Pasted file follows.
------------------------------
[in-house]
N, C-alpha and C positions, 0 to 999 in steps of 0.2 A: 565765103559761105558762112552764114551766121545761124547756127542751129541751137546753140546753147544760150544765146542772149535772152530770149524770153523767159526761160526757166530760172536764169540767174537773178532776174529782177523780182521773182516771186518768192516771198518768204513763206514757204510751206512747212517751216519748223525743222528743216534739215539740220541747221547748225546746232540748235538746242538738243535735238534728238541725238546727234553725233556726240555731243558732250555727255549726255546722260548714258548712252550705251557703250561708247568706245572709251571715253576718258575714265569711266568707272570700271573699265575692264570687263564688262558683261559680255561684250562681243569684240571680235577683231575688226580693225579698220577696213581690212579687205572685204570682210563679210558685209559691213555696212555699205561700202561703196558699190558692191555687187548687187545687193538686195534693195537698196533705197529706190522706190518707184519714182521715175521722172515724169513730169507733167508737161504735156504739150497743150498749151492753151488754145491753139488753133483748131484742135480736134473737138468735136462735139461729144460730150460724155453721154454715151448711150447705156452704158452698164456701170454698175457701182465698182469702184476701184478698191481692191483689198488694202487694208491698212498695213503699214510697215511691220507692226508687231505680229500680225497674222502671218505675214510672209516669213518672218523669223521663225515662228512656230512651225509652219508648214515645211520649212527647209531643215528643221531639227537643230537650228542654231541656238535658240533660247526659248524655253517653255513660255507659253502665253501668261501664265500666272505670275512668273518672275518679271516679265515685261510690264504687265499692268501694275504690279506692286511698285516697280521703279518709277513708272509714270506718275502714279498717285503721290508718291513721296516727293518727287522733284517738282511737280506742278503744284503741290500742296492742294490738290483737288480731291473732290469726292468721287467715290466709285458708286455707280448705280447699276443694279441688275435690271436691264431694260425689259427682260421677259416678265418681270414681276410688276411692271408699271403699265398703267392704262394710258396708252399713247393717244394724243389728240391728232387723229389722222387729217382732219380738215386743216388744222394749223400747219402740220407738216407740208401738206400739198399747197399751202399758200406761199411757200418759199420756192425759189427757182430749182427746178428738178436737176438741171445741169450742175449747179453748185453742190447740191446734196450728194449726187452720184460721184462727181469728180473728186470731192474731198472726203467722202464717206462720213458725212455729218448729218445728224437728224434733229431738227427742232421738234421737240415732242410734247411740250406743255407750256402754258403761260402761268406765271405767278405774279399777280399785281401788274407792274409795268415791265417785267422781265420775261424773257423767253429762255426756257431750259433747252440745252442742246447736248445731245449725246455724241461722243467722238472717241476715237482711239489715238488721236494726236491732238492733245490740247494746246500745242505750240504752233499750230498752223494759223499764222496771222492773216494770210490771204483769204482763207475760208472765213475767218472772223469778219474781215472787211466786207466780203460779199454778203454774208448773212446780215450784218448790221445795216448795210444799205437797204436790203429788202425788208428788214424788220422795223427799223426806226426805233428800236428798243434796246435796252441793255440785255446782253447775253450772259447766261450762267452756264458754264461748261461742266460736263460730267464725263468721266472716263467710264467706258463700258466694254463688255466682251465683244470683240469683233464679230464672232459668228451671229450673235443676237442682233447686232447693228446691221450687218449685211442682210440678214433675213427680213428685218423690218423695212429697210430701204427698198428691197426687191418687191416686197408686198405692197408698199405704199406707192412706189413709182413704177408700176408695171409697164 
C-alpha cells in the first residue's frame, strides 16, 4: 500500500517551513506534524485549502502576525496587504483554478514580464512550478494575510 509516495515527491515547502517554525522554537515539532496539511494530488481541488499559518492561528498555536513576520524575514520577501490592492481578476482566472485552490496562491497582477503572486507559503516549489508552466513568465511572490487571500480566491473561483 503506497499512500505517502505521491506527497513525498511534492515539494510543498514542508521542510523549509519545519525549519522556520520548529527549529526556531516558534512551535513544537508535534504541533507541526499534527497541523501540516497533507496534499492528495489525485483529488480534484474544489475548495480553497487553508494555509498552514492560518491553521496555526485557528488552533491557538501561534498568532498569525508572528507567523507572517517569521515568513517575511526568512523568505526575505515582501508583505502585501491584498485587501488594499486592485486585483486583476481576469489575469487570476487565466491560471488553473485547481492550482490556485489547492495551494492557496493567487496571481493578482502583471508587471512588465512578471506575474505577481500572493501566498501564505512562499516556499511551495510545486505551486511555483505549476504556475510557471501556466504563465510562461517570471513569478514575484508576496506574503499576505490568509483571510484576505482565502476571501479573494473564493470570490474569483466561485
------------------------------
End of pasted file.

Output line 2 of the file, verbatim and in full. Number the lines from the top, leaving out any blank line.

N, C-alpha and C positions, 0 to 999 in steps of 0.2 A: 565765103559761105558762112552764114551766121545761124547756127542751129541751137546753140546753147544760150544765146542772149535772152530770149524770153523767159526761160526757166530760172536764169540767174537773178532776174529782177523780182521773182516771186518768192516771198518768204513763206514757204510751206512747212517751216519748223525743222528743216534739215539740220541747221547748225546746232540748235538746242538738243535735238534728238541725238546727234553725233556726240555731243558732250555727255549726255546722260548714258548712252550705251557703250561708247568706245572709251571715253576718258575714265569711266568707272570700271573699265575692264570687263564688262558683261559680255561684250562681243569684240571680235577683231575688226580693225579698220577696213581690212579687205572685204570682210563679210558685209559691213555696212555699205561700202561703196558699190558692191555687187548687187545687193538686195534693195537698196533705197529706190522706190518707184519714182521715175521722172515724169513730169507733167508737161504735156504739150497743150498749151492753151488754145491753139488753133483748131484742135480736134473737138468735136462735139461729144460730150460724155453721154454715151448711150447705156452704158452698164456701170454698175457701182465698182469702184476701184478698191481692191483689198488694202487694208491698212498695213503699214510697215511691220507692226508687231505680229500680225497674222502671218505675214510672209516669213518672218523669223521663225515662228512656230512651225509652219508648214515645211520649212527647209531643215528643221531639227537643230537650228542654231541656238535658240533660247526659248524655253517653255513660255507659253502665253501668261501664265500666272505670275512668273518672275518679271516679265515685261510690264504687265499692268501694275504690279506692286511698285516697280521703279518709277513708272509714270506718275502714279498717285503721290508718291513721296516727293518727287522733284517738282511737280506742278503744284503741290500742296492742294490738290483737288480731291473732290469726292468721287467715290466709285458708286455707280448705280447699276443694279441688275435690271436691264431694260425689259427682260421677259416678265418681270414681276410688276411692271408699271403699265398703267392704262394710258396708252399713247393717244394724243389728240391728232387723229389722222387729217382732219380738215386743216388744222394749223400747219402740220407738216407740208401738206400739198399747197399751202399758200406761199411757200418759199420756192425759189427757182430749182427746178428738178436737176438741171445741169450742175449747179453748185453742190447740191446734196450728194449726187452720184460721184462727181469728180473728186470731192474731198472726203467722202464717206462720213458725212455729218448729218445728224437728224434733229431738227427742232421738234421737240415732242410734247411740250406743255407750256402754258403761260402761268406765271405767278405774279399777280399785281401788274407792274409795268415791265417785267422781265420775261424773257423767253429762255426756257431750259433747252440745252442742246447736248445731245449725246455724241461722243467722238472717241476715237482711239489715238488721236494726236491732238492733245490740247494746246500745242505750240504752233499750230498752223494759223499764222496771222492773216494770210490771204483769204482763207475760208472765213475767218472772223469778219474781215472787211466786207466780203460779199454778203454774208448773212446780215450784218448790221445795216448795210444799205437797204436790203429788202425788208428788214424788220422795223427799223426806226426805233428800236428798243434796246435796252441793255440785255446782253447775253450772259447766261450762267452756264458754264461748261461742266460736263460730267464725263468721266472716263467710264467706258463700258466694254463688255466682251465683244470683240469683233464679230464672232459668228451671229450673235443676237442682233447686232447693228446691221450687218449685211442682210440678214433675213427680213428685218423690218423695212429697210430701204427698198428691197426687191418687191416686197408686198405692197408698199405704199406707192412706189413709182413704177408700176408695171409697164 